Review: could Tramadol cause Leg pain?
Summary: Leg pain is found among people who take Tramadol, especially for people who are female, 50-59 old, have been taking the drug for 1 - 2 years, also take medication Tramadol hydrochloride, and have Gastroesophageal reflux disease.
We study 38,712 people who have side effects while taking Tramadol from FDA and social media. Among them, 12 have Leg pain. Find out below who they are, when they have Leg pain and more.
You are not alone: join a support group for people who take Tramadol and have Leg pain >>>
Tramadol has active ingredients of tramadol hydrochloride. It is often used in pain. (latest outcomes from 41,564 Tramadol users)
Leg pain has been reported by people with high blood pressure, high blood cholesterol, depression, gastroesophageal reflux disease, stress and anxiety. (latest reports from 1,087 Leg pain patients)
On Mar, 28, 2015: 38,712 people reported to have side effects when taking Tramadol. Among them, 12 people (0.03%) have Leg Pain.
Time on Tramadol when people have Leg pain * :
|< 1 month||1 - 6 months||6 - 12 months||1 - 2 years||2 - 5 years||5 - 10 years||10+ years |
|Leg pain||8.33%||25.00%||8.33%||33.33%||16.67%||8.33%||0.00% |
Gender of people who have Leg pain when taking Tramadol * :
|Leg pain||91.67%||8.33% |
Age of people who have Leg pain when taking Tramadol * :
|Leg pain||0.00%||0.00%||8.33%||8.33%||8.33%||0.00%||41.67%||33.33% |
Severity of Leg pain when taking Tramadol ** :
|least||moderate||severe||most severe |
|Leg pain||0.00%||33.33%||33.33%||33.33% |
How people recovered from Leg pain ** :
|while on the drug||after off the drug||not yet |
|Leg pain||11.11%||22.22%||66.67% |
Top conditions involved for these people * :
- Gerd (3 people, 25.00%)
- Pain (3 people, 25.00%)
- Depression (2 people, 16.67%)
- Anxiety (2 people, 16.67%)
- Chronic pain (2 people, 16.67%)
Top co-used drugs for these people * :
- Tramadol hydrochloride (4 people, 33.33%)
- Gabapentin (3 people, 25.00%)
- Vitamin d (3 people, 25.00%)
- Hydrocodone bitartrate and acetaminophen (2 people, 16.67%)
- Omeprazole (2 people, 16.67%)
* Approximation only. Some reports may have incomplete information.
** Reports from social media are used.
How to use the study: print a copy of the study and bring it to your health teams to ensure drug risks and benefits are fully discussed and understood.
Get connected: join our support group of tramadol and leg pain on
Do you have Leg Pain while taking Tramadol?
You are not alone! Join a mobile support group on :
- support group for people who take Tramadol and have Leg Pain
- support group for people who take Tramadol
- support group for people who have Leg Pain
Drugs in real world that are associated with:
Could your condition cause:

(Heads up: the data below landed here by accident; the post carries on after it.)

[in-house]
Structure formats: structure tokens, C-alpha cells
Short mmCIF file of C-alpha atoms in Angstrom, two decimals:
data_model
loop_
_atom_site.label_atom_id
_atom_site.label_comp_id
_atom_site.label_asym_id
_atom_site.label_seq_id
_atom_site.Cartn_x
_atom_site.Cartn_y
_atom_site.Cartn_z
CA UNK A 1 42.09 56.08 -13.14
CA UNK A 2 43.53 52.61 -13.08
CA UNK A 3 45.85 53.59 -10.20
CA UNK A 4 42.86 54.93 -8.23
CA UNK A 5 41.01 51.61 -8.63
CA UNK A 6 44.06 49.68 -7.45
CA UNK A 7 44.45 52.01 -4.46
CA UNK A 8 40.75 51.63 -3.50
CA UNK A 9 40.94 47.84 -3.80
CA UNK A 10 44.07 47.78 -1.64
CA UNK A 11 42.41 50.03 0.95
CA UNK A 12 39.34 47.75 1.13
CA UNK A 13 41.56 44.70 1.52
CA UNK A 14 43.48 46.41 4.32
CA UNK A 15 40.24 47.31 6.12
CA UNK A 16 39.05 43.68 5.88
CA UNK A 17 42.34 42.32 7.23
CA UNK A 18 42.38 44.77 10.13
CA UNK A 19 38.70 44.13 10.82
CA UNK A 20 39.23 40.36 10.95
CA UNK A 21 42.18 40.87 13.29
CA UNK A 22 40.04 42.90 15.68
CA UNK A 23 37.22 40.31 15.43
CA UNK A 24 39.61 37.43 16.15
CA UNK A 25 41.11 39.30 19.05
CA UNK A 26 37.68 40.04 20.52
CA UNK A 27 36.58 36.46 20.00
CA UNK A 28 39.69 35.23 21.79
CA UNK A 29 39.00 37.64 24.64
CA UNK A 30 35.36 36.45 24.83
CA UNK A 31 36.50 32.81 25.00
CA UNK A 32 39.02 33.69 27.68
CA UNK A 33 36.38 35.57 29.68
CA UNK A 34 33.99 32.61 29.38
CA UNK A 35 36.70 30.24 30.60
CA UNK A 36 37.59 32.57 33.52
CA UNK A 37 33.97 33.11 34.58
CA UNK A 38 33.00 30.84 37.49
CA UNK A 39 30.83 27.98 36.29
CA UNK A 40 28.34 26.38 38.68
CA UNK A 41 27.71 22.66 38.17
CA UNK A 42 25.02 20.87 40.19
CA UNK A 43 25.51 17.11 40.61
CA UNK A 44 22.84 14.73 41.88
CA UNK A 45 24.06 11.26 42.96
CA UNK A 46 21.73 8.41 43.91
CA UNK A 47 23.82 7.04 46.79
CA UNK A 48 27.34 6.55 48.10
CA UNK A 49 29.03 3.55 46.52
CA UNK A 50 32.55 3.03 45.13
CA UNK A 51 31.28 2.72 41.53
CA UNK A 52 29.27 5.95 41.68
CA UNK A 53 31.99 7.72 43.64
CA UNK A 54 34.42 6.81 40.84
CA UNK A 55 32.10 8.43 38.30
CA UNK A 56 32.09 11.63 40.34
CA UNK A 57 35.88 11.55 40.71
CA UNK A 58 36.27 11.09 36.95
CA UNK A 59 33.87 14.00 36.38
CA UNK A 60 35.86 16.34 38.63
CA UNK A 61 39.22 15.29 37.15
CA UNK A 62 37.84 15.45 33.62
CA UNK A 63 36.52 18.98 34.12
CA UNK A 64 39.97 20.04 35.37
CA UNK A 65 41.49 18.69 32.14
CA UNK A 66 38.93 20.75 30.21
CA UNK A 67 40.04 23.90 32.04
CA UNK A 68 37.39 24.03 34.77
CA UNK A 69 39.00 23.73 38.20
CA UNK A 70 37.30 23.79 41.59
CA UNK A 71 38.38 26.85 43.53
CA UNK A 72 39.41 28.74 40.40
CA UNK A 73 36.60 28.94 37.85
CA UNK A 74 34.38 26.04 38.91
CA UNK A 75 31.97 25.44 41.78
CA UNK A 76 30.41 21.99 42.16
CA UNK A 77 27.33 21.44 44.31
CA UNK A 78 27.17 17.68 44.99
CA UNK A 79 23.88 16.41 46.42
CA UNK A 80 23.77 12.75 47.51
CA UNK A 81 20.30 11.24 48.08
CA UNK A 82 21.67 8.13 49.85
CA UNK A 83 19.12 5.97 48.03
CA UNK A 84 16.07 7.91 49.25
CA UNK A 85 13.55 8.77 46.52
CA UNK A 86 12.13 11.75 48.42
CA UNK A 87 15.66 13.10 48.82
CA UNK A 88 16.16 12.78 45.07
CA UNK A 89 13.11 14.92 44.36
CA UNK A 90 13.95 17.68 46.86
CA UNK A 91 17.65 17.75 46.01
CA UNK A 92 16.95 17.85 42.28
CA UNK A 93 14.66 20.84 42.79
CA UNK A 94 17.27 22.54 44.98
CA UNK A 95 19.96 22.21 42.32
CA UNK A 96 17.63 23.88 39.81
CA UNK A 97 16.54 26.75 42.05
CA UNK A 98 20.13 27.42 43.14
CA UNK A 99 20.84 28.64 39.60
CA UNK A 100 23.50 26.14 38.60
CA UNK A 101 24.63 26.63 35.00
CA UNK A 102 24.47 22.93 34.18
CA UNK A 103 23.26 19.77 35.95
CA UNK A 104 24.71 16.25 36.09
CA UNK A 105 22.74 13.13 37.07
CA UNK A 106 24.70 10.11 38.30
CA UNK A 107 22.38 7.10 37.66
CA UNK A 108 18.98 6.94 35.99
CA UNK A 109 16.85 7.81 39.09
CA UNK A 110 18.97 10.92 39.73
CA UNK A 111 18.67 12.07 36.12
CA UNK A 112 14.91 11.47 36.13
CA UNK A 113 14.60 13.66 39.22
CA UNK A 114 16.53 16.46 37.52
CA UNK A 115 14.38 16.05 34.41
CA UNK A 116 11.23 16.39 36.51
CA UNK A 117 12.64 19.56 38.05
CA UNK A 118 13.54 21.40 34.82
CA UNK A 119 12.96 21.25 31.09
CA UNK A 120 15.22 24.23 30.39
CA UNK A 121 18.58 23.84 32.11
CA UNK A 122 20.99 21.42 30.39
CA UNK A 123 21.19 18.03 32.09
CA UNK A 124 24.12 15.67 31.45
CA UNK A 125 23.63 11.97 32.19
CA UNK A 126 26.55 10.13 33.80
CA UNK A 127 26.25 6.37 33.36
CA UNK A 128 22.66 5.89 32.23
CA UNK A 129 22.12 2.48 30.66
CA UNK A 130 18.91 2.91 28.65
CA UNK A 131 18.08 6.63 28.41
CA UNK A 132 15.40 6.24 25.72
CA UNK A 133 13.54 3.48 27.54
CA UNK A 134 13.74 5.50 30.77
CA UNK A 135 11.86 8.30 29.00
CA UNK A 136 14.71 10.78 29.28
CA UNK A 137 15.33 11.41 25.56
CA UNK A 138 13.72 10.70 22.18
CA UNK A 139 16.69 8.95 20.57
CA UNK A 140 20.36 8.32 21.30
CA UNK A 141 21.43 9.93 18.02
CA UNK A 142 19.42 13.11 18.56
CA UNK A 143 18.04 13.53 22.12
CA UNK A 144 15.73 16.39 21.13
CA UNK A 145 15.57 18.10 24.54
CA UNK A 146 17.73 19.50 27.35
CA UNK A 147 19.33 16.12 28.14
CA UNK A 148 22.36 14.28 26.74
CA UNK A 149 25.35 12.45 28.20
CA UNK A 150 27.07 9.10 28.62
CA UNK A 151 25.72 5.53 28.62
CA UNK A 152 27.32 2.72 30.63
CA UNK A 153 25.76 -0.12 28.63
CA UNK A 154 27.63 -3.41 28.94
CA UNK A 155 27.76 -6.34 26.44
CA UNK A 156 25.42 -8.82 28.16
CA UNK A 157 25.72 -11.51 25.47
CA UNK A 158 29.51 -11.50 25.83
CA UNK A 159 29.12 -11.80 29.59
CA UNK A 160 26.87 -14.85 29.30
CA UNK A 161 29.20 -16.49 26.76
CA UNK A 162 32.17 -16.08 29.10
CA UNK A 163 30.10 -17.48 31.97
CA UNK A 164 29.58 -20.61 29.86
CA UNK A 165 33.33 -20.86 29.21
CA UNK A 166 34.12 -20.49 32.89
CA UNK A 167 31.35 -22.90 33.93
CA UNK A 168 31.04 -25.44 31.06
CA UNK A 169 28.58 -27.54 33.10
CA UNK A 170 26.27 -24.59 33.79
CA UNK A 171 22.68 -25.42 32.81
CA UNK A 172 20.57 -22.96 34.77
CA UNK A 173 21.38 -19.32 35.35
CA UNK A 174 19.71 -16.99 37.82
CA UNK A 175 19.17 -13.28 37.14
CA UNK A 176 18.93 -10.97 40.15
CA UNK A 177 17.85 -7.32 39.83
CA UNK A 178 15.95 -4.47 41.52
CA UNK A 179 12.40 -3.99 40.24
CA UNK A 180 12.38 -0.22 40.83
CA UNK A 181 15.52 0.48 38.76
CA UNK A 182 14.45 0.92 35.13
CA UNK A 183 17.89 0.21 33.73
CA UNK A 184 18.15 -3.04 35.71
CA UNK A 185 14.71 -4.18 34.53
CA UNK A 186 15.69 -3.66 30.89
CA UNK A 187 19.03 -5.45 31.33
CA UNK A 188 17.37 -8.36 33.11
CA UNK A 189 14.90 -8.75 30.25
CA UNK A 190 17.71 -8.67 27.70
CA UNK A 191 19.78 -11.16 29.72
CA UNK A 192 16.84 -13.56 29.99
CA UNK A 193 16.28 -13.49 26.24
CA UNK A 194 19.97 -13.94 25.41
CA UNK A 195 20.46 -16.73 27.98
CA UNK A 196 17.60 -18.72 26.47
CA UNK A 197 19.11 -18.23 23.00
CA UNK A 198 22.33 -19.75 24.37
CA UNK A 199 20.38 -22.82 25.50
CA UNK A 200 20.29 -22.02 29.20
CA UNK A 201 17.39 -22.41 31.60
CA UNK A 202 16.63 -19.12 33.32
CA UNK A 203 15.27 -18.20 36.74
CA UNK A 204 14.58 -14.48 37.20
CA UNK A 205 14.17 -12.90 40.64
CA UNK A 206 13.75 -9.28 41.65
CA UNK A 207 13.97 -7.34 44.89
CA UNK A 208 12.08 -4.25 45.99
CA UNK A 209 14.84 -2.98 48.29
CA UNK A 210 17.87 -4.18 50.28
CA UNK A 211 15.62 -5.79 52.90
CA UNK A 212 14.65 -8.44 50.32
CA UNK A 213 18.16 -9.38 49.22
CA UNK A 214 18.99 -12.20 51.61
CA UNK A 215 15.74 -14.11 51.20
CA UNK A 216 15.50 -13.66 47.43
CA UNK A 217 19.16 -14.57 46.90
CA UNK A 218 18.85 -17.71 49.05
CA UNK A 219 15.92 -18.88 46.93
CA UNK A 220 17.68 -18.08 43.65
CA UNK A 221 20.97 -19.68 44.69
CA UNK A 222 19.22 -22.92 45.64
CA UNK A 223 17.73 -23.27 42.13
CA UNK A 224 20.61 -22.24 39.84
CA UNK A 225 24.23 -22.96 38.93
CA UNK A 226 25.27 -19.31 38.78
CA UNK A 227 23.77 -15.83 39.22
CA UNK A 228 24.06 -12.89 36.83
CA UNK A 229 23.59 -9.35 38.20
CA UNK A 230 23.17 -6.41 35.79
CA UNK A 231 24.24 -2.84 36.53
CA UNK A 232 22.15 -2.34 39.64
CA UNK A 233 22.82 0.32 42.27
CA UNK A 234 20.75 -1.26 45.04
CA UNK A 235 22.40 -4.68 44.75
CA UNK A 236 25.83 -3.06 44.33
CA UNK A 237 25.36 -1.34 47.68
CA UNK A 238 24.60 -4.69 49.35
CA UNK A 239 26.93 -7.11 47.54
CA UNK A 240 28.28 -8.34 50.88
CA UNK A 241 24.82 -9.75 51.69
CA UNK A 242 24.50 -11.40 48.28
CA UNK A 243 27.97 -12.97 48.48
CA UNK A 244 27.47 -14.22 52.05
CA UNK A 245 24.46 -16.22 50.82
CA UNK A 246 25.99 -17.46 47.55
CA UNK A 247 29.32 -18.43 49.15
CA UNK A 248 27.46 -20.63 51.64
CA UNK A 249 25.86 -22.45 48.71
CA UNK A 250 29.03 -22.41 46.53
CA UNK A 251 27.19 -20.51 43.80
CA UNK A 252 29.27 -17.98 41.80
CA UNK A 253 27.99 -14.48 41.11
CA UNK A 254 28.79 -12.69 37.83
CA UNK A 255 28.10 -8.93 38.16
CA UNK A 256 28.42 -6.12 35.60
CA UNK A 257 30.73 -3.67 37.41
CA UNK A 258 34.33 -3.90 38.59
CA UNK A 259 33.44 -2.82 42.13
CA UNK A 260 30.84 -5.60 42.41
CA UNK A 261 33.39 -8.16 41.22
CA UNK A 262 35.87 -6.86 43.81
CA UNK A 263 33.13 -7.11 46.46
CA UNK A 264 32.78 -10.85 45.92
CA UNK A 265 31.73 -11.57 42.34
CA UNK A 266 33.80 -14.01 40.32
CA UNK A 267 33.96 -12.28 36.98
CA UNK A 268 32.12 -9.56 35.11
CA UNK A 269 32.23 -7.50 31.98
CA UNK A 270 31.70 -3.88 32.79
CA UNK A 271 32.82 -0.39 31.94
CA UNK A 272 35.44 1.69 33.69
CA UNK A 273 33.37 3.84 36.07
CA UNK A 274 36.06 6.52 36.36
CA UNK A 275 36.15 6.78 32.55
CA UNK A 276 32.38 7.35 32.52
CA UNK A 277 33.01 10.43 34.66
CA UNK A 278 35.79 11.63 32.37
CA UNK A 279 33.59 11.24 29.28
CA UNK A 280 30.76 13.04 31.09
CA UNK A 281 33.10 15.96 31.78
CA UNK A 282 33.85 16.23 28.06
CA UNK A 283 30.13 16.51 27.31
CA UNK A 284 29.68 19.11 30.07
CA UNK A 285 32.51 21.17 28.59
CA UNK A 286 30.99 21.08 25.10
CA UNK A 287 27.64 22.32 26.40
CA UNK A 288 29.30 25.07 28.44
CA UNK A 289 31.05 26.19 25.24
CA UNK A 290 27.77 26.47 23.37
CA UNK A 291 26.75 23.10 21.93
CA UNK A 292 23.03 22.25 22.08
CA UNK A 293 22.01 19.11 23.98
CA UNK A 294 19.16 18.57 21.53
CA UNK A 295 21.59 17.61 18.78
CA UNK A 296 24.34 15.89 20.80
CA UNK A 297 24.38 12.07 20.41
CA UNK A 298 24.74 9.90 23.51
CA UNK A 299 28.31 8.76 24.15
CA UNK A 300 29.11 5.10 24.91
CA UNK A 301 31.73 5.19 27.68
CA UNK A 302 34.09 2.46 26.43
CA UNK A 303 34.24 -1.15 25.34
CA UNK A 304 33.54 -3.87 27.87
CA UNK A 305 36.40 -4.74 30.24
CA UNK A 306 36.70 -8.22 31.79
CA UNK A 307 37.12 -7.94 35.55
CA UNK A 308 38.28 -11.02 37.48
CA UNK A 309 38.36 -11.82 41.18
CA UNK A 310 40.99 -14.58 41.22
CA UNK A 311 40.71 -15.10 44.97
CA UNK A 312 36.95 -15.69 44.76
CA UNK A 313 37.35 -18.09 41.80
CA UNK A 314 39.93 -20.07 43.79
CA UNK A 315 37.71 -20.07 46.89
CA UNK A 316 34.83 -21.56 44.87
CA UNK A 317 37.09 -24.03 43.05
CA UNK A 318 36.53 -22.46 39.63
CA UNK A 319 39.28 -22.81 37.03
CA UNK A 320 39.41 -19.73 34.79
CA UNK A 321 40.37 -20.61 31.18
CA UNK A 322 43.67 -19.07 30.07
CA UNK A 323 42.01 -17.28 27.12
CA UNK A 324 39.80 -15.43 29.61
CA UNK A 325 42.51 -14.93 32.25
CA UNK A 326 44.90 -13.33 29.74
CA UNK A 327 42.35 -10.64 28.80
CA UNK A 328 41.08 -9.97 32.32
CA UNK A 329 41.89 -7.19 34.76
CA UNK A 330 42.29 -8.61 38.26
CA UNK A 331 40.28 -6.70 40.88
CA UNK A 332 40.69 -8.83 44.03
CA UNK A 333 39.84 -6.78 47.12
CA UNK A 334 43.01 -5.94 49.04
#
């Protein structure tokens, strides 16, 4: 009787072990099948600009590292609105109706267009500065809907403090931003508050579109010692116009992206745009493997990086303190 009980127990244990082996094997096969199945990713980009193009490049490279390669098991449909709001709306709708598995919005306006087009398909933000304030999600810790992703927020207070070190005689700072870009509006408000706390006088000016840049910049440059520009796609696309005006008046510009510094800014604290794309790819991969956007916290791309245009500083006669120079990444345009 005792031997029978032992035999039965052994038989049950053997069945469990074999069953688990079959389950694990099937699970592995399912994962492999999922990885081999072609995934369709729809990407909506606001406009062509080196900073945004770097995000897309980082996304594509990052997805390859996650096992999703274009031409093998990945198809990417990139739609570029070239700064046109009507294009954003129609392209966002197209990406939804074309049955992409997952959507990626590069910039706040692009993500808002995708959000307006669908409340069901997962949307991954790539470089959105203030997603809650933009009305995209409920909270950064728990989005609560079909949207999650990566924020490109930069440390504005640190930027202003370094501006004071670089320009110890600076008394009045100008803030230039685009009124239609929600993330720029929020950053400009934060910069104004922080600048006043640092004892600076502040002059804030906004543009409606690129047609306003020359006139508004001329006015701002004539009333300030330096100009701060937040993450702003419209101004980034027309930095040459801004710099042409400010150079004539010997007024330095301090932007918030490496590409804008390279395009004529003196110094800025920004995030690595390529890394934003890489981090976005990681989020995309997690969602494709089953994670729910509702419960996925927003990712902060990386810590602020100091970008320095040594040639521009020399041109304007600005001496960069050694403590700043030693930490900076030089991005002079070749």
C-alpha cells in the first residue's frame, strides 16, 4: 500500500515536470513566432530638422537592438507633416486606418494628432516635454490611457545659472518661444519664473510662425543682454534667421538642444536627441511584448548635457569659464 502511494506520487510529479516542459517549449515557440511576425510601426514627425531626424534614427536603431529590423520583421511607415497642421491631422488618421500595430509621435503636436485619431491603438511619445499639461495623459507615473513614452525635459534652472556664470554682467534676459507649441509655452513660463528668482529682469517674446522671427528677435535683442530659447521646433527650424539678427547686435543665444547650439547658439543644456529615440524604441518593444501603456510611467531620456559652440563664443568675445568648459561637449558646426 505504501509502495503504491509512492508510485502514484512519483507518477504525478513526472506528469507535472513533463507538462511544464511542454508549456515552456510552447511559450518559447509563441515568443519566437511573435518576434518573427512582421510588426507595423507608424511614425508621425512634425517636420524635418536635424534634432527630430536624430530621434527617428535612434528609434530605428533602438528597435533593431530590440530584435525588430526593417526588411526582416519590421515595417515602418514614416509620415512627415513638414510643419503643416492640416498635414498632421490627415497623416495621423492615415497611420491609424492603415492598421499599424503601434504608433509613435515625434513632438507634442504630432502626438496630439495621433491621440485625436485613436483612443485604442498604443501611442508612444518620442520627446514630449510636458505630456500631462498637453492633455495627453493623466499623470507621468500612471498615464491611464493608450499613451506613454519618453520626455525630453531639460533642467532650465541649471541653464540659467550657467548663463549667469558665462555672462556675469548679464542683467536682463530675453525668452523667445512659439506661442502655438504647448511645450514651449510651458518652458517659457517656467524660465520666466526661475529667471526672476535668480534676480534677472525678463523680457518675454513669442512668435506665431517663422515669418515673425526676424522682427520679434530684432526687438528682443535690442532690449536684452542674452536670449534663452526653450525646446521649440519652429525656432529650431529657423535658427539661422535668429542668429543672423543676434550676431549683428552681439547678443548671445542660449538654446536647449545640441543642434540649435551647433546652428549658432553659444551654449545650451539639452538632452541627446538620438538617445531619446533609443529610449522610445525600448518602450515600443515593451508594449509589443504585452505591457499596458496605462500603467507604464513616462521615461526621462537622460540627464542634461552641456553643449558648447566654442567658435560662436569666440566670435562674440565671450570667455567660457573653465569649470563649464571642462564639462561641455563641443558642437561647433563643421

- A study of drug interactions between Tramadol, Celebrex for a 65-year old woman with Arthritis - Osteoarthritis. The patient has Palpitations Aggravated, Dizziness Aggravated
- A study of side effects of Tramadol for a 51-year old woman with Hepatitis B Surface Antigen Positive. The patient has Hot Flashes (sudden feelings of heat)
- A study of drug interactions between Tramadol, Meloxicam, Gabapentin for a 68-year old man with Joint Pain, Tendon Pain. The patient has Dizziness
- A study of side effects of Tramadol for a 87-year old man with Pain. The patient has Baclofen
- A study of drug interactions between Dicyclomine Hydrochloride, Dilaudid, Albuterol, Dronabinol, Cyproheptadine Hydrochloride, Tramadol, Phenergan for a 45-year old woman with Pain - Abdomen, Gerd, Increased Appetite, Nausea, Pain, Nausea And Vomiting. The patient has Nausea And Vomiting
Recent Tramadol related drug comparison:
NOTE: The study is based on active ingredients and brand name. Other drugs that have the same active ingredients (e.g. generic drugs) are NOT considered.
WARNING: Please DO NOT STOP MEDICATIONS without first consulting a physician since doing so could be hazardous to your health.
DISCLAIMER: All material available on eHealthMe.com is for informational purposes only, and is not a substitute for medical advice, diagnosis, or treatment provided by a qualified healthcare provider. All information is observation-only, and has not been supported by scientific studies or clinical trials unless otherwise stated. Different individuals may respond to medication in different ways. Every effort has been made to ensure that all information is accurate, up-to-date, and complete, but no guarantee is made to that effect. The use of the eHealthMe site and its content is at your own risk.
You may report adverse side effects to the FDA at http://www.fda.gov/medwatch/ or 1-800-FDA-1088 (1-800-332-1088).
If you use this eHealthMe study on publication, please acknowledge it with a citation: study title, URL, accessed date.